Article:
Kehoe, R., Sanders, D., Cruse, D., Silk, M., Gaston, K.J., Bridle, J.R. & van Veen, F. 2020. Longer photoperiods through range shifts and artificial light lead to a destabilising increase in host-parasitoid interaction strength. Journal of Animal Ecology [online early].
- Many organisms are experiencing changing daily light regimes due to latitudinal range shifts driven by climate change and increased artificial light at night (ALAN). Activity patterns are often driven by light cycles, which will have important consequences for species interactions.
- We tested whether longer photoperiods lead to higher parasitism rates by a day-active parasitoid on its host using a laboratory experiment in which we independently varied day length and the presence of ALAN. We then tested whether reduced nighttime temperature tempers the effect of ALAN.
- We found that parasitism rate increased with day length, with ALAN intensifying this effect only when the temperature was not reduced at night. The impact of ALAN was more pronounced under short day length. Increased parasitoid activity was not compensated for by reduced lifespan, indicating that increased day length leads to an increase in total parasitism effects on fitness.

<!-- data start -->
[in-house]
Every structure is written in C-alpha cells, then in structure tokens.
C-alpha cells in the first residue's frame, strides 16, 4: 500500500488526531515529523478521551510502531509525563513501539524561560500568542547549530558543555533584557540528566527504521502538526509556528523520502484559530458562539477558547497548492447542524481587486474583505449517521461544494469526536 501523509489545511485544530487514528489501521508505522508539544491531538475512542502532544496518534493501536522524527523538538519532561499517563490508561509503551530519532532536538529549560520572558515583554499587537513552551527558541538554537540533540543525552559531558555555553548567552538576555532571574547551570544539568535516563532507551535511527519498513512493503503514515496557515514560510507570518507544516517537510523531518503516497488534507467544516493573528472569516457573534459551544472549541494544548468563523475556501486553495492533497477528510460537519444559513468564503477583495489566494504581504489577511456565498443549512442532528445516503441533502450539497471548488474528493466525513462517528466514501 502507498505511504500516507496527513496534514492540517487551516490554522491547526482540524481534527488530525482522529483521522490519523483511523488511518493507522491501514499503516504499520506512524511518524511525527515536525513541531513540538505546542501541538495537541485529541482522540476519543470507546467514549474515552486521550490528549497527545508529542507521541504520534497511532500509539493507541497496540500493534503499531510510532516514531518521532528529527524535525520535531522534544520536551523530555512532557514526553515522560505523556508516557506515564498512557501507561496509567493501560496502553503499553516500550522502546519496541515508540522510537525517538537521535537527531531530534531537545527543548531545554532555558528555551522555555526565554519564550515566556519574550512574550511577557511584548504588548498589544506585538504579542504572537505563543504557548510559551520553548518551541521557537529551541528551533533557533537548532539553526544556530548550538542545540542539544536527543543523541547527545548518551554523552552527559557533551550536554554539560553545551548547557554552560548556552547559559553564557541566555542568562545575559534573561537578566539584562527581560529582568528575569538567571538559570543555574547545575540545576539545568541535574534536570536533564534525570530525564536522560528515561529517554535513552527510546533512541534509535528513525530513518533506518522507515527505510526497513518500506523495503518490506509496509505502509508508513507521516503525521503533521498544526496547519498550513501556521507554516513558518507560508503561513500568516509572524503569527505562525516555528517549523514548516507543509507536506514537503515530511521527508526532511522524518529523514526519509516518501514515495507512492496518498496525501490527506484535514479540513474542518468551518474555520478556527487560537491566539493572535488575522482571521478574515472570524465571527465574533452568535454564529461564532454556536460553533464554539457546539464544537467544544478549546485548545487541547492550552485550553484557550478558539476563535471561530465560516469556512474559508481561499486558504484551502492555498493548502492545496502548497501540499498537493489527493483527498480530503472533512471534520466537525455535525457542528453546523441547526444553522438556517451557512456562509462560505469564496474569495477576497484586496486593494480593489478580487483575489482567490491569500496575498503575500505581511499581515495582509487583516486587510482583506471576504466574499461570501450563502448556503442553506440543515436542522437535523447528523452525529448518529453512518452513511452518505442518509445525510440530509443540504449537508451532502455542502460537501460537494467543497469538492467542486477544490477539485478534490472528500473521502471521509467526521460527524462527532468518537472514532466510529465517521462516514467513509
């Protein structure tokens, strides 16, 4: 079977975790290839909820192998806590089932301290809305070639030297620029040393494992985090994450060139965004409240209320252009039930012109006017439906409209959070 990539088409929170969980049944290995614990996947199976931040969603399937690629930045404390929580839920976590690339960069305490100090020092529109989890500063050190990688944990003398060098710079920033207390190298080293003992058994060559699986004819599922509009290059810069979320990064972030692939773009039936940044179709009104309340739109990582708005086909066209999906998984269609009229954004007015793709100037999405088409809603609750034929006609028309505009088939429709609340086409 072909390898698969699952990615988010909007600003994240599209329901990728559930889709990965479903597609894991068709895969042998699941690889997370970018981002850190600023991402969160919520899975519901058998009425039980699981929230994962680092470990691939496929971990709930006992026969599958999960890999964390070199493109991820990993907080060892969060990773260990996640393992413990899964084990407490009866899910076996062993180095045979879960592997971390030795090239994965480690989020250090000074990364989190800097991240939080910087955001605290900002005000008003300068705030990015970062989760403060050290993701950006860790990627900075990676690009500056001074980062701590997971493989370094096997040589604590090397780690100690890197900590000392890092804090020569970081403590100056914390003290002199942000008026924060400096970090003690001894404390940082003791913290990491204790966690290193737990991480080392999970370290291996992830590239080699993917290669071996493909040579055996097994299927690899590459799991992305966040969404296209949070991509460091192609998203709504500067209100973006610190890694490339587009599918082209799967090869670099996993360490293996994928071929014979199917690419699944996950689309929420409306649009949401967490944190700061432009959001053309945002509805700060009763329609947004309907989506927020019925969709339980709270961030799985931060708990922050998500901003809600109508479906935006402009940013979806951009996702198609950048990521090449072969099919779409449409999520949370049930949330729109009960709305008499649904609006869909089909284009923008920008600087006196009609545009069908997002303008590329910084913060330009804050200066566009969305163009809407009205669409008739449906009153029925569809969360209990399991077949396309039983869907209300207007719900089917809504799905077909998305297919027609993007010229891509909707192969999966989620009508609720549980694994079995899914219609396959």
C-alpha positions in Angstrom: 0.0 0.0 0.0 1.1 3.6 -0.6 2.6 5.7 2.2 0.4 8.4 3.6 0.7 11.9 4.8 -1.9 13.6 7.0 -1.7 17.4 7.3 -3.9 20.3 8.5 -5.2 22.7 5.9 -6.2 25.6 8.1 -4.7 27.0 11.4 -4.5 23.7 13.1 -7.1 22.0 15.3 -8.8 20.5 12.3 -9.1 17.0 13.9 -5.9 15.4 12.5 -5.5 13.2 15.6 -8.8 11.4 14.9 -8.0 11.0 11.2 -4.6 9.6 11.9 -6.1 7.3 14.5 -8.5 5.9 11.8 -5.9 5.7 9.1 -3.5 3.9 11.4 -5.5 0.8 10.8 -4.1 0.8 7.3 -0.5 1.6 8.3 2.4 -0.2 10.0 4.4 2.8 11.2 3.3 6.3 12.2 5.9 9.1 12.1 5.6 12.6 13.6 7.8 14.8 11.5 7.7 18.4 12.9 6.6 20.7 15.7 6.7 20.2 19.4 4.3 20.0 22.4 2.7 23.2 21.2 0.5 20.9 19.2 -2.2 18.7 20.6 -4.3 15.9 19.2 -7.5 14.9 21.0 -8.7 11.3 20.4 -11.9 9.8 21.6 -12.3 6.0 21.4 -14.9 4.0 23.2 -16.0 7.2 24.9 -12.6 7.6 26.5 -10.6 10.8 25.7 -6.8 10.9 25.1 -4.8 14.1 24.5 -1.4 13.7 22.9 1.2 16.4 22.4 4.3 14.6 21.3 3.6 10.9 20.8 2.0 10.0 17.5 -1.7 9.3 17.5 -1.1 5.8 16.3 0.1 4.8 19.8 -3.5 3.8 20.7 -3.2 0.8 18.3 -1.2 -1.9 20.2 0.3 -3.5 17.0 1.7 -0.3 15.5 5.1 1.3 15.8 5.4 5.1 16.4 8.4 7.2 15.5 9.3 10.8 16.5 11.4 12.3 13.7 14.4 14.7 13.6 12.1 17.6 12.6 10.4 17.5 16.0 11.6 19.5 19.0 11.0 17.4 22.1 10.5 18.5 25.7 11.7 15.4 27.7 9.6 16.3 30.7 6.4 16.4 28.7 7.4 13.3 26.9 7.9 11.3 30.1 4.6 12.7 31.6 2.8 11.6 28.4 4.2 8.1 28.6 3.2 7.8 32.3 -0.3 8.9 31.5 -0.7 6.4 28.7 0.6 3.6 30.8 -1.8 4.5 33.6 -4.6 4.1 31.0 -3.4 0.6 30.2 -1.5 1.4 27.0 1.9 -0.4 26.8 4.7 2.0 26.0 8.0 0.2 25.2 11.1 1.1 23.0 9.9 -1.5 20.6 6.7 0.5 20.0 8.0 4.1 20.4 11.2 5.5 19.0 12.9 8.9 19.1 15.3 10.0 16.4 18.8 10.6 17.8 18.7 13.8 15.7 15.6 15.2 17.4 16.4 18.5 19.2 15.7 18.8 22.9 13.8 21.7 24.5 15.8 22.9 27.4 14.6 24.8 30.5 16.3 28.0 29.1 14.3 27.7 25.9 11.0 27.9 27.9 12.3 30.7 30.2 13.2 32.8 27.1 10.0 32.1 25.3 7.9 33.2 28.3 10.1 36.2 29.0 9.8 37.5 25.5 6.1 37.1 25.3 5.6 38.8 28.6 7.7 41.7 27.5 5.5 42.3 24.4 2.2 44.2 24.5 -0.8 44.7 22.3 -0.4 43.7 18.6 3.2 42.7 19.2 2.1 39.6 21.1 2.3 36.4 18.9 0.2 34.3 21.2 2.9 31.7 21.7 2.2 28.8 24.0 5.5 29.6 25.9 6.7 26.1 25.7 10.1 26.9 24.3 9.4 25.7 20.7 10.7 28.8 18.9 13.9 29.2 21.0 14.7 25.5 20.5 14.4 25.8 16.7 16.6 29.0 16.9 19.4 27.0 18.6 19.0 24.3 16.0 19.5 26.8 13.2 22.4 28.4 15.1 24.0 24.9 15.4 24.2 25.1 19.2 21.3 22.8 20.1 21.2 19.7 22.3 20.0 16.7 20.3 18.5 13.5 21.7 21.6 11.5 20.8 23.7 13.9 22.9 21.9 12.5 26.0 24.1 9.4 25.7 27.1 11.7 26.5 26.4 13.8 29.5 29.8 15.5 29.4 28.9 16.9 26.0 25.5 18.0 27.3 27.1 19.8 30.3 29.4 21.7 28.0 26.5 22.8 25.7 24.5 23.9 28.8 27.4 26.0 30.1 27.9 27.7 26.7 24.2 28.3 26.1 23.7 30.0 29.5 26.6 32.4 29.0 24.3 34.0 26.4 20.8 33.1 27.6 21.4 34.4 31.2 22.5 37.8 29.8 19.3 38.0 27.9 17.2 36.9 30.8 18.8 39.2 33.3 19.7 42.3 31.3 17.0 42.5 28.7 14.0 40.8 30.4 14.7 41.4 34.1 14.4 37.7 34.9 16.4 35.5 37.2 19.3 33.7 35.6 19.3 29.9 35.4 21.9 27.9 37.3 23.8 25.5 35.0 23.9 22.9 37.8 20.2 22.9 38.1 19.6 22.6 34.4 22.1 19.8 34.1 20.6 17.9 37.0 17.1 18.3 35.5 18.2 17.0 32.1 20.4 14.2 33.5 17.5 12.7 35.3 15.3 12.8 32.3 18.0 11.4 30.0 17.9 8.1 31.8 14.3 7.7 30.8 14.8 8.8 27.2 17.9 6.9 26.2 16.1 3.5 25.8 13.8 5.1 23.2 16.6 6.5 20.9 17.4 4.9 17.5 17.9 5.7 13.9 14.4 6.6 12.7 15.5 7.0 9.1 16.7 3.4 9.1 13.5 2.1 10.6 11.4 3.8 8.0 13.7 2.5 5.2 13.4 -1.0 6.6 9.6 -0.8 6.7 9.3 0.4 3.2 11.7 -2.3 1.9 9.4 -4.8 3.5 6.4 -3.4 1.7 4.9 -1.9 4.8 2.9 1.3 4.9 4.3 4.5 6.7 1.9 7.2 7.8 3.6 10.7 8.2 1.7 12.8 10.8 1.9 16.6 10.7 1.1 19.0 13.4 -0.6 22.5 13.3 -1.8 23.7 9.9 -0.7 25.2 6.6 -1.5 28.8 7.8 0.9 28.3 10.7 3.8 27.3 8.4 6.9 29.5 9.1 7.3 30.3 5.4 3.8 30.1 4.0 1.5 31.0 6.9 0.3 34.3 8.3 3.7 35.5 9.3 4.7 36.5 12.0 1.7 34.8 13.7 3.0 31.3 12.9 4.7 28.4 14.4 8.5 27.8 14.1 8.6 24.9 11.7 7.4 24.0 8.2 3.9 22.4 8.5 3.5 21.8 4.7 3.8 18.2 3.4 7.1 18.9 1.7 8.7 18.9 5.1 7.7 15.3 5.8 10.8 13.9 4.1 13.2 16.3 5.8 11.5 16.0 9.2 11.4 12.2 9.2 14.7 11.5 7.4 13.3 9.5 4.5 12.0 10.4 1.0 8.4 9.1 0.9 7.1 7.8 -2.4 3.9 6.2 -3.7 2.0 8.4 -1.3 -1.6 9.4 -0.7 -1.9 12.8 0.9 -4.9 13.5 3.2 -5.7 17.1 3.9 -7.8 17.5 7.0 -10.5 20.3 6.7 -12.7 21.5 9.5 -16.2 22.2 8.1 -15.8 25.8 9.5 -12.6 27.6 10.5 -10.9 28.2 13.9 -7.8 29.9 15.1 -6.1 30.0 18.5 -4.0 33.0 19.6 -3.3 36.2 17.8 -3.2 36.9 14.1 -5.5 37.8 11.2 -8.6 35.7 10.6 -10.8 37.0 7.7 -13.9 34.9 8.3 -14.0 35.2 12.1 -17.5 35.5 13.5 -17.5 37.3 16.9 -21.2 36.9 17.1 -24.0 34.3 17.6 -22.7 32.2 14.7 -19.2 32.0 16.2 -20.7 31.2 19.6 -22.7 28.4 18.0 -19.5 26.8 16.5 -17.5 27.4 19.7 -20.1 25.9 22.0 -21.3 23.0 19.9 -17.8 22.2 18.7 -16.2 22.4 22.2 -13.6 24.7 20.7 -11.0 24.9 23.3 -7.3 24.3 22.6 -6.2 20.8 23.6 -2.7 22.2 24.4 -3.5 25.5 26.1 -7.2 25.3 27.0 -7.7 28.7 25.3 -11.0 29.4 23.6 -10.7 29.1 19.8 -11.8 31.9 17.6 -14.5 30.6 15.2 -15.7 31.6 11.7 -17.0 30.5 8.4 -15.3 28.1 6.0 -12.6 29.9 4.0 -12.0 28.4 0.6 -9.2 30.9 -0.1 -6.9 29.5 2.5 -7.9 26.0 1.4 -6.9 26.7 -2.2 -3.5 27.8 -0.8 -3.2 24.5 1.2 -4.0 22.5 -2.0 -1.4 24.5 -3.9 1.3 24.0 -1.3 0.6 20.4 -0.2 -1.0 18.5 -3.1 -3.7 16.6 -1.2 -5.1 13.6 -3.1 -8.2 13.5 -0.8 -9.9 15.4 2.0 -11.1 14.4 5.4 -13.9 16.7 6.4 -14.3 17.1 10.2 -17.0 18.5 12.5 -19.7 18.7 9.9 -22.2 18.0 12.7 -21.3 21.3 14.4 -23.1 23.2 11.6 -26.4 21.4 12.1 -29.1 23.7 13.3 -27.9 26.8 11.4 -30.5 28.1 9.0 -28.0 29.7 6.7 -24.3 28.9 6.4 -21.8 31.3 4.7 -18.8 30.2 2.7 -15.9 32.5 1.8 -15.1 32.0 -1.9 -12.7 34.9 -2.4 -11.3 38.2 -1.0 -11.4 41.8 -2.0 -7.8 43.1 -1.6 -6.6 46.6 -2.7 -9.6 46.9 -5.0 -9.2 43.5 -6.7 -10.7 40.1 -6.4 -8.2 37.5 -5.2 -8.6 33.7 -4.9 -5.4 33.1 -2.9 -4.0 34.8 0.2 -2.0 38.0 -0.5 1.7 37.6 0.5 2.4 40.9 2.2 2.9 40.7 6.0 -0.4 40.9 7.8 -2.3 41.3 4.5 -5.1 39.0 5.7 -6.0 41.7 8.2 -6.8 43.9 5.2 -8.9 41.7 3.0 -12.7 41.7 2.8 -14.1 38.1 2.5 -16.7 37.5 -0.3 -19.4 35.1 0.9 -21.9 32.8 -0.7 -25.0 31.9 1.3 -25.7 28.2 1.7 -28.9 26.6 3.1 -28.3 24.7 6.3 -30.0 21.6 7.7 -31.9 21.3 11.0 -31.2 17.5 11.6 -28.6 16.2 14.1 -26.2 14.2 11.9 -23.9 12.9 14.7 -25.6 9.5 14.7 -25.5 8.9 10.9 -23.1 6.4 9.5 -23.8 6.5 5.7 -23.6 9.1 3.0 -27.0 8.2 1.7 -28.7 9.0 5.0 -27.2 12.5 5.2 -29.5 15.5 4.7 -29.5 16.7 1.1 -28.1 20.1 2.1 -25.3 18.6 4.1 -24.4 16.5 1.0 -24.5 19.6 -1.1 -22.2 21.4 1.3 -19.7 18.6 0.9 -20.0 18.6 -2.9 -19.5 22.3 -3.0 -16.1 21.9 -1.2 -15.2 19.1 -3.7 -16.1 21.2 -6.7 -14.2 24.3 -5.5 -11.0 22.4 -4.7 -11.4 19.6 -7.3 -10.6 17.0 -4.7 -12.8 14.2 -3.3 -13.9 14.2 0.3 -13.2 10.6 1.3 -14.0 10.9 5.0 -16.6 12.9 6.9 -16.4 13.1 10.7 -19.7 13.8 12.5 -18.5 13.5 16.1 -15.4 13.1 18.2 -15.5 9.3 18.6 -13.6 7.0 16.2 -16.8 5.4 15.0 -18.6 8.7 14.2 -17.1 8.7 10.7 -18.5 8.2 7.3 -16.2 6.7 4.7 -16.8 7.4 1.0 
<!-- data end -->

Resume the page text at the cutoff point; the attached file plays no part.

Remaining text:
- To test the significance of increased parasitism rate for population dynamics, we developed a host-parasitoid model. The results of the model predicted an increase in time-to-equilibrium with increased day length and, crucially, a threshold day length above which interactions are unstable, leading to local extinctions.
- Here we demonstrate that ALAN impact interacts with day length and temperature by changing the interaction strength between a common day-active consumer species and its host in a predictable way. Our results further suggest that range expansion or ALAN induced changes in light regimes experienced by insects and their natural enemies will result in unstable dynamics beyond key tipping points in day length.